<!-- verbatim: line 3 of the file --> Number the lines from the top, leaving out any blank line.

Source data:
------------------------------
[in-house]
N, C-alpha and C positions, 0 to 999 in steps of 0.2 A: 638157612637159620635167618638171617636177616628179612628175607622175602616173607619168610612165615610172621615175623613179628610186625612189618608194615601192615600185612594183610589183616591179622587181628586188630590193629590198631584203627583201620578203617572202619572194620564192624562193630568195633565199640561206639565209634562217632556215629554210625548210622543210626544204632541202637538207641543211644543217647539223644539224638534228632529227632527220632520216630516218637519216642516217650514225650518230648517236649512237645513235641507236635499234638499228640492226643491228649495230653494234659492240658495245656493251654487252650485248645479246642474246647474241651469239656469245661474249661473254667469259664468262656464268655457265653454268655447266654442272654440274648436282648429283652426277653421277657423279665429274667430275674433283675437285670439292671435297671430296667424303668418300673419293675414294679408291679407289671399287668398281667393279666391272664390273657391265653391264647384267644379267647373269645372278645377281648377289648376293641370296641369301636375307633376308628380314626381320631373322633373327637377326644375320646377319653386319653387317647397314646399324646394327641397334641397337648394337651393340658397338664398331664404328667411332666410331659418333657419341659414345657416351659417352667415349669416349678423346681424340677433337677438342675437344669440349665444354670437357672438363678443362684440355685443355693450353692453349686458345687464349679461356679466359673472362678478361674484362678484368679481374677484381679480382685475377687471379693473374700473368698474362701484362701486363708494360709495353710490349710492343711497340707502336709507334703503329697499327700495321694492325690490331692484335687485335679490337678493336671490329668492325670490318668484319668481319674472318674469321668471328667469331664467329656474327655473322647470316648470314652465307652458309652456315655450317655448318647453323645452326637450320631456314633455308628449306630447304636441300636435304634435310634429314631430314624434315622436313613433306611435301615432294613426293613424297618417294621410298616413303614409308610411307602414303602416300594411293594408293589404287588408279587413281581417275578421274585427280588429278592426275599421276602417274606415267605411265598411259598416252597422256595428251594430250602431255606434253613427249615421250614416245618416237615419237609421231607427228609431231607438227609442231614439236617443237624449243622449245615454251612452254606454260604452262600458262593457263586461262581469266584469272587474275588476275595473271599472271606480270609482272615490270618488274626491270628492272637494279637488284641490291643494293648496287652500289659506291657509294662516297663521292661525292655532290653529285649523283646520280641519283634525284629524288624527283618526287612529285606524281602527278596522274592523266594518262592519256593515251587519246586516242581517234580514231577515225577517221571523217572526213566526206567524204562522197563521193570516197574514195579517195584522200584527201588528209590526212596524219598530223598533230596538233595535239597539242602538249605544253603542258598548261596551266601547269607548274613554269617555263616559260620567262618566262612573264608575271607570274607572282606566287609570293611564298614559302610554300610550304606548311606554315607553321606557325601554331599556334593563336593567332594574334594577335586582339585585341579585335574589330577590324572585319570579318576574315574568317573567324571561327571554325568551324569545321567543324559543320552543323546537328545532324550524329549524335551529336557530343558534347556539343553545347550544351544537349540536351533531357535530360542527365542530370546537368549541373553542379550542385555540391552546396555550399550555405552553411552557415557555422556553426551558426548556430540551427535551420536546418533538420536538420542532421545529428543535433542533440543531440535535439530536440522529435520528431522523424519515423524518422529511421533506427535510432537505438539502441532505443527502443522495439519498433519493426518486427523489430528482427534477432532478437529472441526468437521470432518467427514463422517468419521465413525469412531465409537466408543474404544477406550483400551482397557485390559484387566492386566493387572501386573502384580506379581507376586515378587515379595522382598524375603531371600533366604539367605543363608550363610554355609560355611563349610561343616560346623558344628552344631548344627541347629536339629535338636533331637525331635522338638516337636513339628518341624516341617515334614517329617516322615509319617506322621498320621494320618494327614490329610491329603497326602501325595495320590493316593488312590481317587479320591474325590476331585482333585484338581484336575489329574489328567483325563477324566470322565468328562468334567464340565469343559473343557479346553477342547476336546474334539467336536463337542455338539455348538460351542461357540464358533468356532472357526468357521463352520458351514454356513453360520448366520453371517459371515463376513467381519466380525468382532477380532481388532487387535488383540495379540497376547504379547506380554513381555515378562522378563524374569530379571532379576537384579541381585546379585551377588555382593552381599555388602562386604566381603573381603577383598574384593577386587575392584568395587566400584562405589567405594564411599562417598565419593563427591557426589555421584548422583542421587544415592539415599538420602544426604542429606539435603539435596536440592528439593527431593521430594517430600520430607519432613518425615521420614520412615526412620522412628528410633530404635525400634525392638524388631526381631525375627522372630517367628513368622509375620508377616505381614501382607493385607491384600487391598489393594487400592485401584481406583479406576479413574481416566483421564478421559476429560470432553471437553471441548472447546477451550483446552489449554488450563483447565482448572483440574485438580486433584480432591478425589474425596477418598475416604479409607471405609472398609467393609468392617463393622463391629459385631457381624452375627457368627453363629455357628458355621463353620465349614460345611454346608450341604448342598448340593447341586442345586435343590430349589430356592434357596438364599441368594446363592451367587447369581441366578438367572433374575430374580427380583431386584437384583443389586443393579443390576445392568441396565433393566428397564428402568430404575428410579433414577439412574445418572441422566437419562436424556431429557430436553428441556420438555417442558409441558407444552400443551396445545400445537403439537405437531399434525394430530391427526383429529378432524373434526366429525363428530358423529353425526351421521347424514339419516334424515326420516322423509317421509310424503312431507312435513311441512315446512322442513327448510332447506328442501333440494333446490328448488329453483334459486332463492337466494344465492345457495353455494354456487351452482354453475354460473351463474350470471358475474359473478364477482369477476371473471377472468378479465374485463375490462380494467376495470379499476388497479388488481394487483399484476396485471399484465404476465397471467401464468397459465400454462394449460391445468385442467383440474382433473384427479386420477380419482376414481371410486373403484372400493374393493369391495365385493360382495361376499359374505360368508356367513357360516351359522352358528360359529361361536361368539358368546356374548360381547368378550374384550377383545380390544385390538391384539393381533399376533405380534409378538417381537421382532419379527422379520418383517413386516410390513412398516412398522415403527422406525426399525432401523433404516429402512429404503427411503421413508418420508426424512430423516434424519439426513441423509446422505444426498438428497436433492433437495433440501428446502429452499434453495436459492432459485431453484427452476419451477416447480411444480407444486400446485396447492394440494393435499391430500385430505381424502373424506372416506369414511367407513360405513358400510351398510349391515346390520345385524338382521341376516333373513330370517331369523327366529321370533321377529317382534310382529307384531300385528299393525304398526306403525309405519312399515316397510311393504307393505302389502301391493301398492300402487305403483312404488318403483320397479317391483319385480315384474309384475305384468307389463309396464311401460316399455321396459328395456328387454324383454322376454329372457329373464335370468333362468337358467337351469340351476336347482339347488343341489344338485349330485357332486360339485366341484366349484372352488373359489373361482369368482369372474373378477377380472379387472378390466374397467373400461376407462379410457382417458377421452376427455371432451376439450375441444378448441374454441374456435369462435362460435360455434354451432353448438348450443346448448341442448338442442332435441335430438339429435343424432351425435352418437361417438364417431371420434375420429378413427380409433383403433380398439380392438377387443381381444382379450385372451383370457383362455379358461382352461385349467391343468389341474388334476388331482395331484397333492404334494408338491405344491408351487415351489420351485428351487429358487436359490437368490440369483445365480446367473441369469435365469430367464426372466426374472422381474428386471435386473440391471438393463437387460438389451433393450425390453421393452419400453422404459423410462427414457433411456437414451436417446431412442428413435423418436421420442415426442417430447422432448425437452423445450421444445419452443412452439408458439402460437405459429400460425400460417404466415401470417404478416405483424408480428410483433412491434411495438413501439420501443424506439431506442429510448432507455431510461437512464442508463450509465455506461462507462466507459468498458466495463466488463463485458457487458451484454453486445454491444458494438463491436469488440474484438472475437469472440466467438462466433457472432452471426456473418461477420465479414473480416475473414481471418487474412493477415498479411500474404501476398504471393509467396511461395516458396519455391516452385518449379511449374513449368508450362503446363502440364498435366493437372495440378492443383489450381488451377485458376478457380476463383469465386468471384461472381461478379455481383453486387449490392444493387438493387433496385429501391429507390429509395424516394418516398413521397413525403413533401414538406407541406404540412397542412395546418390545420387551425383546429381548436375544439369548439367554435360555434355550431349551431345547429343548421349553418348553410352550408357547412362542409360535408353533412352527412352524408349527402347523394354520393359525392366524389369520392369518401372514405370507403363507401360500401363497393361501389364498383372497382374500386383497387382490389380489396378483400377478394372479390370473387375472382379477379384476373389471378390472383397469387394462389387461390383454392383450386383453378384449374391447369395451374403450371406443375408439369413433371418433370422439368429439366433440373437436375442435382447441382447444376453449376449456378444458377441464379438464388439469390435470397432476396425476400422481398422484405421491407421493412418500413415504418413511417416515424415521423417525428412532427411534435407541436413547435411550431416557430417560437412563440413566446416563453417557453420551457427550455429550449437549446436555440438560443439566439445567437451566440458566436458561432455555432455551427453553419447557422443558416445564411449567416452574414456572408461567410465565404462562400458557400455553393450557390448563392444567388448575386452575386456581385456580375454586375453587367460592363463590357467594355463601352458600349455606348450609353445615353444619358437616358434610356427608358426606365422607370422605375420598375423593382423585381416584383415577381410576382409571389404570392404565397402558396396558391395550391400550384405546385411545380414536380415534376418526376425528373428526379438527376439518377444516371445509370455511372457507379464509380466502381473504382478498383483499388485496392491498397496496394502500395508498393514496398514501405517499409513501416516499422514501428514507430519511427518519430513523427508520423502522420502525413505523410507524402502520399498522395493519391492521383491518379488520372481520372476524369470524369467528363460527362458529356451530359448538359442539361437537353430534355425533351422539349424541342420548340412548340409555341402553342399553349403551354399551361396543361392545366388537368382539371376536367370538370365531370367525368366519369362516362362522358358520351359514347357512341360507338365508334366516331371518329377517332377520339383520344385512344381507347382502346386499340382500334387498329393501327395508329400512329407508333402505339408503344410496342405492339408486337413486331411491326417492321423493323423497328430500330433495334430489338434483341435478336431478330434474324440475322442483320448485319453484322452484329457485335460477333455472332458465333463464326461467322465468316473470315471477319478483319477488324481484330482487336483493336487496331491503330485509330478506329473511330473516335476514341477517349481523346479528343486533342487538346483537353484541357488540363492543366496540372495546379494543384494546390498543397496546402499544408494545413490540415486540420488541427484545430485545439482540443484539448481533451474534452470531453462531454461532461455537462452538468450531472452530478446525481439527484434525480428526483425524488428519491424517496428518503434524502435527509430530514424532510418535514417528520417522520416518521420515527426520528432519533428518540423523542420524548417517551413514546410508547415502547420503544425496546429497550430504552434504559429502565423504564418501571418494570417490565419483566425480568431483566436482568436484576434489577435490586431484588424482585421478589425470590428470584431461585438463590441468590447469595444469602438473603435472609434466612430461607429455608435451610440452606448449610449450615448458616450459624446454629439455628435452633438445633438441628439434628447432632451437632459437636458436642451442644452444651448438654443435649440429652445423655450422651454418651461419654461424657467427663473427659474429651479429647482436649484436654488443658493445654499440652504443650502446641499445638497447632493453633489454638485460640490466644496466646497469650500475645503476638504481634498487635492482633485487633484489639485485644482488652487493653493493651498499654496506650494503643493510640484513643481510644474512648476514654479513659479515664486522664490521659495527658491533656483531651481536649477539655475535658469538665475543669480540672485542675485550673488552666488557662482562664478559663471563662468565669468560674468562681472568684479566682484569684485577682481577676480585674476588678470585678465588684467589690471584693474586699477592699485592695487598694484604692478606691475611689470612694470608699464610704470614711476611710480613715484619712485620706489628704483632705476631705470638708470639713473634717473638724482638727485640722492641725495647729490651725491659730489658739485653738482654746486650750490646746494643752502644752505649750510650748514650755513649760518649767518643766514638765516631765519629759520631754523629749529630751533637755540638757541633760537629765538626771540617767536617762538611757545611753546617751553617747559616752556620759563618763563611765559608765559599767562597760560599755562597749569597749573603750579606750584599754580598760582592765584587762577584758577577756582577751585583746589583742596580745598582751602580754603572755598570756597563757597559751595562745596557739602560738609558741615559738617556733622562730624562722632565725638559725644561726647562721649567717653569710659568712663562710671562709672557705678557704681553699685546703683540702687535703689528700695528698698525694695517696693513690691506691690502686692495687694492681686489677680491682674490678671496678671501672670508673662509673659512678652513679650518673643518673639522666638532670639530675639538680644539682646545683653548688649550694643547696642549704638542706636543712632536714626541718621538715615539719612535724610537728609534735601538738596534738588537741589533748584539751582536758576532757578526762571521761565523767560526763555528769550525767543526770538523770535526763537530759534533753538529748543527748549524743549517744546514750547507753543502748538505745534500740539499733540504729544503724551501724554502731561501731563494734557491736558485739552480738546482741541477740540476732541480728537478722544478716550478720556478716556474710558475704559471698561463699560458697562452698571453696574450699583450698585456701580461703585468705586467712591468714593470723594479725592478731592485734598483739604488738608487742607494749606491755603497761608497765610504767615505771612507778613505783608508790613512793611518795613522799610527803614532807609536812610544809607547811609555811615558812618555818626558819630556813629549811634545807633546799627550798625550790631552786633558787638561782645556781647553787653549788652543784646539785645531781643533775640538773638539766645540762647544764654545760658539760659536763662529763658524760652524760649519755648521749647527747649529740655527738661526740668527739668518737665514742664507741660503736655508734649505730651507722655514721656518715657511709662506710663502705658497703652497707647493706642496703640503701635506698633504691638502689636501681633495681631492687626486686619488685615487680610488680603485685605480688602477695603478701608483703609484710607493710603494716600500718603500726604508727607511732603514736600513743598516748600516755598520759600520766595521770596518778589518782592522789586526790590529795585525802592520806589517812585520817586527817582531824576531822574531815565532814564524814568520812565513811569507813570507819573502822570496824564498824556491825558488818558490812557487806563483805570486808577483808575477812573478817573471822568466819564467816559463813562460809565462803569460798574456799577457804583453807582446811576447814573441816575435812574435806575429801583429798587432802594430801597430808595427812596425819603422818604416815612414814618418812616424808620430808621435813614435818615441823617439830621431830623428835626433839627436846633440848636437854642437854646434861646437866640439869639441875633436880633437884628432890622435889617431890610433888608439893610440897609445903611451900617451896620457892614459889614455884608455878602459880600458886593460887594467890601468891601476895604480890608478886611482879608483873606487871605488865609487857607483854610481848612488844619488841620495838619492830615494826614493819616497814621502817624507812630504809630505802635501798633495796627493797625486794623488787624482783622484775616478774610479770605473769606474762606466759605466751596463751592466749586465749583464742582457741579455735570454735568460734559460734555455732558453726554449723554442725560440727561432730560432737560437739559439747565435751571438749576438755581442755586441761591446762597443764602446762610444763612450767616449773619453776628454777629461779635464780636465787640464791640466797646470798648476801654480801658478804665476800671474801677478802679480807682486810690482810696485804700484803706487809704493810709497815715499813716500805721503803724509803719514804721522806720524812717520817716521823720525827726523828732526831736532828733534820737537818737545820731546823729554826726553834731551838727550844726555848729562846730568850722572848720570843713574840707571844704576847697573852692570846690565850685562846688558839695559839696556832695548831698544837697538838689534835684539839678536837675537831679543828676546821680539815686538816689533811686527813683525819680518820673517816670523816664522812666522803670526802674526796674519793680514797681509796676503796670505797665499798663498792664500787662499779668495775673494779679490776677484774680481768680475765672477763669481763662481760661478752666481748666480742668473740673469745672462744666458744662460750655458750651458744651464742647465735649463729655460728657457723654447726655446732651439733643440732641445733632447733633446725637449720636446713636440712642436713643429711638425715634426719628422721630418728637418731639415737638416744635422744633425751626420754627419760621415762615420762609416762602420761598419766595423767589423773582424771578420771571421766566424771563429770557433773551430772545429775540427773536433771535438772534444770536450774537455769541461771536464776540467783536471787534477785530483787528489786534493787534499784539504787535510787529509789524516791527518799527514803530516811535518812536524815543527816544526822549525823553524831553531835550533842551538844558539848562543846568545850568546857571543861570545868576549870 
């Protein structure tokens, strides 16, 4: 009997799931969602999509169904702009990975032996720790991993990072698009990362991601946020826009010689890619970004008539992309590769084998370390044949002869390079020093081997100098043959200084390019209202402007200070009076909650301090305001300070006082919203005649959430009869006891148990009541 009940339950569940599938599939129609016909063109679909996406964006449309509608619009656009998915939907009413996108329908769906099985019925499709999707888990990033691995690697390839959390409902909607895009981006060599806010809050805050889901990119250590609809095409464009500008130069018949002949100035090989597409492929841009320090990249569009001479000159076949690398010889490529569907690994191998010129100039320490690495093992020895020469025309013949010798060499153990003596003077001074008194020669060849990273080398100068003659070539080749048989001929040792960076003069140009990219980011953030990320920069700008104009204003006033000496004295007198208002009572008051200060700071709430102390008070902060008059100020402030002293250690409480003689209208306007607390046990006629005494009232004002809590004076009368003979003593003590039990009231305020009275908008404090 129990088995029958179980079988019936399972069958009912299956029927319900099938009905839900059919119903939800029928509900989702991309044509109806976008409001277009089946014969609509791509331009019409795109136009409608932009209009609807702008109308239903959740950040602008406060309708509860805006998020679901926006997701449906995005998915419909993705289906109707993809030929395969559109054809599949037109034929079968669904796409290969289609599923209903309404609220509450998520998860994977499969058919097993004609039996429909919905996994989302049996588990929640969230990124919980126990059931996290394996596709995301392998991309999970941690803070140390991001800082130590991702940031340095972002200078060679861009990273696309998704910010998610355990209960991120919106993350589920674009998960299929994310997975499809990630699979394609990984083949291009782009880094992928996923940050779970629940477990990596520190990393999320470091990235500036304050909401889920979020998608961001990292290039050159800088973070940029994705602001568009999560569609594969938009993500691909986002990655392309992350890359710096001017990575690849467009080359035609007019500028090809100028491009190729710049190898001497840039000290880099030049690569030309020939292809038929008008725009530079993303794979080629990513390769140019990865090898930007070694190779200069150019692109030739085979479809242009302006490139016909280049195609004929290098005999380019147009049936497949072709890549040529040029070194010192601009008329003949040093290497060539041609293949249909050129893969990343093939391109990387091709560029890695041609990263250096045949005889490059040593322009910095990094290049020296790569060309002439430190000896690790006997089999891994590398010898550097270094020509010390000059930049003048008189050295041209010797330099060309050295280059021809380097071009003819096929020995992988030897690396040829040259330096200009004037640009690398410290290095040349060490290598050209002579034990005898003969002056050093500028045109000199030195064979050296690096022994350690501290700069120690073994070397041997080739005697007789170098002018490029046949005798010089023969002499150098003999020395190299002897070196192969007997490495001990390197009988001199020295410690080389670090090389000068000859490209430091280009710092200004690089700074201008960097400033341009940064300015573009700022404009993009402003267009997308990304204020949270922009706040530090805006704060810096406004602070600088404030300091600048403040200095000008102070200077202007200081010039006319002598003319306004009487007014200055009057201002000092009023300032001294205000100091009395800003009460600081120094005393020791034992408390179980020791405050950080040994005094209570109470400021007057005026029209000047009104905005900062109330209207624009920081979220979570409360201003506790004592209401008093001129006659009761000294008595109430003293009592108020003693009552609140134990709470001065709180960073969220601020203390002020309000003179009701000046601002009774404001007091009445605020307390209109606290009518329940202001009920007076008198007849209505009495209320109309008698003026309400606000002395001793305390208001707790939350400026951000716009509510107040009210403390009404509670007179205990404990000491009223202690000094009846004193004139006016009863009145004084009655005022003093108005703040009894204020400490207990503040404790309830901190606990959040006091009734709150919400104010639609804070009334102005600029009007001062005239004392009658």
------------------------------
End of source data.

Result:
């Protein structure tokens, strides 16, 4: 009997799931969602999509169904702009990975032996720790991993990072698009990362991601946020826009010689890619970004008539992309590769084998370390044949002869390079020093081997100098043959200084390019209202402007200070009076909650301090305001300070006082919203005649959430009869006891148990009541 009940339950569940599938599939129609016909063109679909996406964006449309509608619009656009998915939907009413996108329908769906099985019925499709999707888990990033691995690697390839959390409902909607895009981006060599806010809050805050889901990119250590609809095409464009500008130069018949002949100035090989597409492929841009320090990249569009001479000159076949690398010889490529569907690994191998010129100039320490690495093992020895020469025309013949010798060499153990003596003077001074008194020669060849990273080398100068003659070539080749048989001929040792960076003069140009990219980011953030990320920069700008104009204003006033000496004295007198208002009572008051200060700071709430102390008070902060008059100020402030002293250690409480003689209208306007607390046990006629005494009232004002809590004076009368003979003593003590039990009231305020009275908008404090 129990088995029958179980079988019936399972069958009912299956029927319900099938009905839900059919119903939800029928509900989702991309044509109806976008409001277009089946014969609509791509331009019409795109136009409608932009209009609807702008109308239903959740950040602008406060309708509860805006998020679901926006997701449906995005998915419909993705289906109707993809030929395969559109054809599949037109034929079968669904796409290969289609599923209903309404609220509450998520998860994977499969058919097993004609039996429909919905996994989302049996588990929640969230990124919980126990059931996290394996596709995301392998991309999970941690803070140390991001800082130590991702940031340095972002200078060679861009990273696309998704910010998610355990209960991120919106993350589920674009998960299929994310997975499809990630699979394609990984083949291009782009880094992928996923940050779970629940477990990596520190990393999320470091990235500036304050909401889920979020998608961001990292290039050159800088973070940029994705602001568009999560569609594969938009993500691909986002990655392309992350890359710096001017990575690849467009080359035609007019500028090809100028491009190729710049190898001497840039000290880099030049690569030309020939292809038929008008725009530079993303794979080629990513390769140019990865090898930007070694190779200069150019692109030739085979479809242009302006490139016909280049195609004929290098005999380019147009049936497949072709890549040529040029070194010192601009008329003949040093290497060539041609293949249909050129893969990343093939391109990387091709560029890695041609990263250096045949005889490059040593322009910095990094290049020296790569060309002439430190000896690790006997089999891994590398010898550097270094020509010390000059930049003048008189050295041209010797330099060309050295280059021809380097071009003819096929020995992988030897690396040829040259330096200009004037640009690398410290290095040349060490290598050209002579034990005898003969002056050093500028045109000199030195064979050296690096022994350690501290700069120690073994070397041997080739005697007789170098002018490029046949005798010089023969002499150098003999020395190299002897070196192969007997490495001990390197009988001199020295410690080389670090090389000068000859490209430091280009710092200004690089700074201008960097400033341009940064300015573009700022404009993009402003267009997308990304204020949270922009706040530090805006704060810096406004602070600088404030300091600048403040200095000008102070200077202007200081010039006319002598003319306004009487007014200055009057201002000092009023300032001294205000100091009395800003009460600081120094005393020791034992408390179980020791405050950080040994005094209570109470400021007057005026029209000047009104905005900062109330209207624009920081979220979570409360201003506790004592209401008093001129006659009761000294008595109430003293009592108020003693009552609140134990709470001065709180960073969220601020203390002020309000003179009701000046601002009774404001007091009445605020307390209109606290009518329940202001009920007076008198007849209505009495209320109309008698003026309400606000002395001793305390208001707790939350400026951000716009509510107040009210403390009404509670007179205990404990000491009223202690000094009846004193004139006016009863009145004084009655005022003093108005703040009894204020400490207990503040404790309830901190606990959040006091009734709150919400104010639609804070009334102005600029009007001062005239004392009658």